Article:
During our game lab class this past Wednesday my fellow classmates – Steve, Matt, Duc, Chin Pang, Anastasia – and I were able to sit down and play two different card games. The first game we played and the one I’ll be writing my session report on is Flux, an extremely chaotic game in which rules compound rules, leaving objectives open-ended and often unbalanced.
Starting the game
Typical of many other card games, Flux begins by dealing each player three different cards from the deck. Then, the basic rules card is placed in the center of the table, which prompts players to draw one card and play one card per turn. However, once a player plays a “new rule” card, changes take effect immediately, causing chaos in the process.
We began our game in a somewhat chaotic state due to a rule card played by Anastasia that caused each player to draw three cards and play three cards per turn. The problem with this is that it prolongs each persons turn and compounds the amount of time it takes to really build momentum. Additionally, goal cards are played, which must be fulfilled in order for someone to win the game. However, goal cards can change constantly depending on cards played by the other players. This happened multiple times throughout our experience with the game. I played a “keeper” card – a item card that fulfills certain objectives on the goal cards – without realizing how time sensitive it was, negating any strategy I may have been able to impart in future turns.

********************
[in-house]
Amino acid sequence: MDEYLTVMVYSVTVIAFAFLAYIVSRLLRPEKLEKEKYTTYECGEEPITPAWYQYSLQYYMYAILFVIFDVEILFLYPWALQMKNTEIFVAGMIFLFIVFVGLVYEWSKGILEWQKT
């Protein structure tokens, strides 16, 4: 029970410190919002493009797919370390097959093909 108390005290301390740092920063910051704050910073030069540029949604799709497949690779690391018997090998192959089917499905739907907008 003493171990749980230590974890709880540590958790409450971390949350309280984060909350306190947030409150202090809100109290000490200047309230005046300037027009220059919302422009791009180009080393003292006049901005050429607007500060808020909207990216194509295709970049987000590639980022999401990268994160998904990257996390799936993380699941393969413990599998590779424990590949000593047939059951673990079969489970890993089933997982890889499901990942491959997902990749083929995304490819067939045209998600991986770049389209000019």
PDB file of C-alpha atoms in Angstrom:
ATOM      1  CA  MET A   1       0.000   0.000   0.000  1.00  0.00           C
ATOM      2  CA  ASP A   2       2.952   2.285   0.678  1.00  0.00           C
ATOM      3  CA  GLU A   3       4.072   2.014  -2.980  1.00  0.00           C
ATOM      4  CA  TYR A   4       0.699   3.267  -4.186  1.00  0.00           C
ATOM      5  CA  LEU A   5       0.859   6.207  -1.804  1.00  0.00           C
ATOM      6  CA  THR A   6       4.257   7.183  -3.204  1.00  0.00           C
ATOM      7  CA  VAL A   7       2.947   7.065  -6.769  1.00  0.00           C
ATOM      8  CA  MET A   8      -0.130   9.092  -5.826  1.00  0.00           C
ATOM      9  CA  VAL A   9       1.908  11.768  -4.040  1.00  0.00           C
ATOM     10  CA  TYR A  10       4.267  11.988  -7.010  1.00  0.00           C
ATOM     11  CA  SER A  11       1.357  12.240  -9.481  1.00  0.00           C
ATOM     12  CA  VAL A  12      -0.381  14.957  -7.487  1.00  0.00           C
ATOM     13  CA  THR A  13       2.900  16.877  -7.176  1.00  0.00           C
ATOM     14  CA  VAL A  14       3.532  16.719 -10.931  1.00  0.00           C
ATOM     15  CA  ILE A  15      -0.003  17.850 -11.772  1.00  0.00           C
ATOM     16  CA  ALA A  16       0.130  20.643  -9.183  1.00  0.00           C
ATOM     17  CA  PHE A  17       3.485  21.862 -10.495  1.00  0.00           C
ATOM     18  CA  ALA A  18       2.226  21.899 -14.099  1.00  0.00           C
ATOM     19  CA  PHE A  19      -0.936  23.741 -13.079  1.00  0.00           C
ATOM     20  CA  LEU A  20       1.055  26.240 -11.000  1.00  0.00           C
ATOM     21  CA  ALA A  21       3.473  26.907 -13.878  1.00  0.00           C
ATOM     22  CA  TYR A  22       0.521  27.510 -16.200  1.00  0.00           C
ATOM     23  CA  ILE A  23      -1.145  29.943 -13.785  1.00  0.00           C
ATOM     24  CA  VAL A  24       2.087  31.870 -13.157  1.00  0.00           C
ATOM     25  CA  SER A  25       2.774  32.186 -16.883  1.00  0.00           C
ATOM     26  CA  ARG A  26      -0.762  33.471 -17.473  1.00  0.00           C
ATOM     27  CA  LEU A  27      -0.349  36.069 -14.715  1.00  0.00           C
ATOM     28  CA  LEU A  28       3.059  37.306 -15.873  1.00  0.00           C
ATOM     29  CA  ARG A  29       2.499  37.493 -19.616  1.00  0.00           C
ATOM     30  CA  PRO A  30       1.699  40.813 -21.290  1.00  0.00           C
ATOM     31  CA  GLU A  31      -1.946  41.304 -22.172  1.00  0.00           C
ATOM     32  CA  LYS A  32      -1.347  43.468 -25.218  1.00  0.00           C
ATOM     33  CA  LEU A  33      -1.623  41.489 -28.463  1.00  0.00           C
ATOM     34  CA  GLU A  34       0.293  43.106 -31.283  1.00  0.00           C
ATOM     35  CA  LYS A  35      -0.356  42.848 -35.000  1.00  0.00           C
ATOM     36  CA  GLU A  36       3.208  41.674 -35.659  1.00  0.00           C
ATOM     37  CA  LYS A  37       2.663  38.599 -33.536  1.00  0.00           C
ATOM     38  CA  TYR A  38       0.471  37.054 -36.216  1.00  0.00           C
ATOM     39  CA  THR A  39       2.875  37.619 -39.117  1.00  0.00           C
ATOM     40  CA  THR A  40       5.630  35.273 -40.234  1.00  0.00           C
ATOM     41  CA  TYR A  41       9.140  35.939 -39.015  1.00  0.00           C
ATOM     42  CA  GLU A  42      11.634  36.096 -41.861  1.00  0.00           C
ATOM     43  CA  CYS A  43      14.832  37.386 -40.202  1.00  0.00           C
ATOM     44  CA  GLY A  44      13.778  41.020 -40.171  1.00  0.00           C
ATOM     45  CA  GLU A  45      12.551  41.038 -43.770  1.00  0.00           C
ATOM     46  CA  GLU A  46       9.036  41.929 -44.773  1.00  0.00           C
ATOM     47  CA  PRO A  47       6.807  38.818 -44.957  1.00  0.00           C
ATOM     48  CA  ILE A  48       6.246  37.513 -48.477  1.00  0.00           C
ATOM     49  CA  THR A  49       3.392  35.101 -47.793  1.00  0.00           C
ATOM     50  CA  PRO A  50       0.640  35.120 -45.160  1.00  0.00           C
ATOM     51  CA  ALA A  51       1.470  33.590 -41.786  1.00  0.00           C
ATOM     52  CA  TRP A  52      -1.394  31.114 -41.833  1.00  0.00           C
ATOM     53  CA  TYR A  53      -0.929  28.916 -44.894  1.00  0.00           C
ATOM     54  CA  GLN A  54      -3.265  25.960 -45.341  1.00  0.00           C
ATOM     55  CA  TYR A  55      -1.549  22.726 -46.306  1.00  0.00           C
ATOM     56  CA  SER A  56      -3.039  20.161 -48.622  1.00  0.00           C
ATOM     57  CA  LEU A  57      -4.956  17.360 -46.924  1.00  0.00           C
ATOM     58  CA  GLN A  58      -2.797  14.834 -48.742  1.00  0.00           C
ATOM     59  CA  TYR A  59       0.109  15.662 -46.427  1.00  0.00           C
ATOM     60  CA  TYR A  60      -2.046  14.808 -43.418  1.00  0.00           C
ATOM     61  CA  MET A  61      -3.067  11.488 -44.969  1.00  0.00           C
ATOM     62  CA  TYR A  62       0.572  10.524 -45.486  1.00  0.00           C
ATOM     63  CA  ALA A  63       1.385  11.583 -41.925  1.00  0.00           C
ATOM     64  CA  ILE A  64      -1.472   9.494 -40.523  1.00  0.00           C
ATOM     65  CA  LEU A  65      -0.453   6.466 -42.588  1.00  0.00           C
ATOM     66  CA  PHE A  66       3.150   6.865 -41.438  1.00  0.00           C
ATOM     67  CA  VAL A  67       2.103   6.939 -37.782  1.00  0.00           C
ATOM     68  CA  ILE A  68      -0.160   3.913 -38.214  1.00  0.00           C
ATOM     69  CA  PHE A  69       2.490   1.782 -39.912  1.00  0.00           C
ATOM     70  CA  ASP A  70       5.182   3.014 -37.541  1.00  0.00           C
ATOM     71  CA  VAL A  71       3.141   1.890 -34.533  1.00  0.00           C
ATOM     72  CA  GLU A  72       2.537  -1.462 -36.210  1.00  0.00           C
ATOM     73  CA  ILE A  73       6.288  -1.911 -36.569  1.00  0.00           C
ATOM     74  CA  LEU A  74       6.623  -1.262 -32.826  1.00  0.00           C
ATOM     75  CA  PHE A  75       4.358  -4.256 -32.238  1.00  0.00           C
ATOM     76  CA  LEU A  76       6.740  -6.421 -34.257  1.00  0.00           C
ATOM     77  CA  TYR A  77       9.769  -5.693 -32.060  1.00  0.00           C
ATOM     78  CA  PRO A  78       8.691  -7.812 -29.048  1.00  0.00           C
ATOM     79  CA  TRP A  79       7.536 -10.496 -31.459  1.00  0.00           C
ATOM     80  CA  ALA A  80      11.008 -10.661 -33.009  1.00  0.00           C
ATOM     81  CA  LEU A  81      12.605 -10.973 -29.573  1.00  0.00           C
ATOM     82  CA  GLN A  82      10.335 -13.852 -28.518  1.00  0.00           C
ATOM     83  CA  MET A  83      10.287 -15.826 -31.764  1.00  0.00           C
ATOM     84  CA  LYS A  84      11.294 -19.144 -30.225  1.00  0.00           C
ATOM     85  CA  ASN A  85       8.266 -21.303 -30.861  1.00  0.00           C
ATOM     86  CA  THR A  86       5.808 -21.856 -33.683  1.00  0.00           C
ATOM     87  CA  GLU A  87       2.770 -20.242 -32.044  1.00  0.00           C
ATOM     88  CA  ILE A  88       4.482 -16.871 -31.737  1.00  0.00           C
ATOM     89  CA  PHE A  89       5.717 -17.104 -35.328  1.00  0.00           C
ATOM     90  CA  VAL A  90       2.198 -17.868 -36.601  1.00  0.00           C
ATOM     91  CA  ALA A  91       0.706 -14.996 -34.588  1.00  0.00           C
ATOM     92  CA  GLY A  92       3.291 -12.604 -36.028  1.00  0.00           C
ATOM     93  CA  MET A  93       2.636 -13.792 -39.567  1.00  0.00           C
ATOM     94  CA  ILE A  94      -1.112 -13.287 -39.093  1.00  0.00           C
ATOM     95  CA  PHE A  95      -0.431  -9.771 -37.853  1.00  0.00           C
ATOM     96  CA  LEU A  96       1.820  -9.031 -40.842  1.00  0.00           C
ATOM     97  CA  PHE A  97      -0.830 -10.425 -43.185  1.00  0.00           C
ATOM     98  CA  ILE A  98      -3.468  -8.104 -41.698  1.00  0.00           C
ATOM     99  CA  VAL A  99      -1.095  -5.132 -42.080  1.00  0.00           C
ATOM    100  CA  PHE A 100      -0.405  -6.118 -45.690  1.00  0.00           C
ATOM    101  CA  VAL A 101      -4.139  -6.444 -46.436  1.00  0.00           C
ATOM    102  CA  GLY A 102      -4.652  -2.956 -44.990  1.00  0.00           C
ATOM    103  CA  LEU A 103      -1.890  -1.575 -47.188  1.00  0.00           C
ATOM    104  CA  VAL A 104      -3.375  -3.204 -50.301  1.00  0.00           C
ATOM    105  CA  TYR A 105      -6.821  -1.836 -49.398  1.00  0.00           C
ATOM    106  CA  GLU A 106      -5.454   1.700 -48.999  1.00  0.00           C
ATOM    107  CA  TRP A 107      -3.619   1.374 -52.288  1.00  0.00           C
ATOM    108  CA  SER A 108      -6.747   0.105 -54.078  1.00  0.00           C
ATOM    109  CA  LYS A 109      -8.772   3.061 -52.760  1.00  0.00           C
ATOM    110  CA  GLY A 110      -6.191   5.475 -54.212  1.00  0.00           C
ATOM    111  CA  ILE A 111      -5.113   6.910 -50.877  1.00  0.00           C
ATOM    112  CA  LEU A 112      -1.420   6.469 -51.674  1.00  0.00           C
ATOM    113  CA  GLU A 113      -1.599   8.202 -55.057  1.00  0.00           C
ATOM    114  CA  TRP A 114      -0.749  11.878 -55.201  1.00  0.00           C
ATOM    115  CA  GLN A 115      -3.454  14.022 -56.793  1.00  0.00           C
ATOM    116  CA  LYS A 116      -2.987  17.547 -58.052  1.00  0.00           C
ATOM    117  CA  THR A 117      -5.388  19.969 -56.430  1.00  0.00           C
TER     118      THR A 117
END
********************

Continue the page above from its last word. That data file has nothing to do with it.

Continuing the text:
Rules on rules on rules
As we continued playing, rules began to stack on top of one another. At one point, we have three different sets of rules dictating our actions each turn. We had to draw three cards and play them all in conjunction with bonus rules that grant extra draws per turn. What’s interesting about the rules aspect of this game is that, despite its ridiculous nature, learning to play within structured chaos isn’t as difficult as it seems. In fact, I felt quite comfortable with the plethora of rules and regulations by the end of the game.
Winning takes time
After about 45 minutes of gameplay, a goal card was placed in the center of the table that allowed anyone with moon and coffee keeper cards to win the game. At this point, everybody was playing 3-5 cards per turn, inevitably leading to victory for Steve. All in all, the hectic nature of the game builds as the rounds continue, making victory slightly more feasible with each turn.
Without getting into too much detail, Mafia is a game that focuses on trust and deception. Each player is dealt a card, but only one person will end up being the Mafia. The king is the sheriff of the town (who can try to pick out the Mafia once per round, the queen is the angel (who has the ability to rescue someone each turn) and the ace is the Mafia (who kills someone each turn). Other number cards represent townspeople.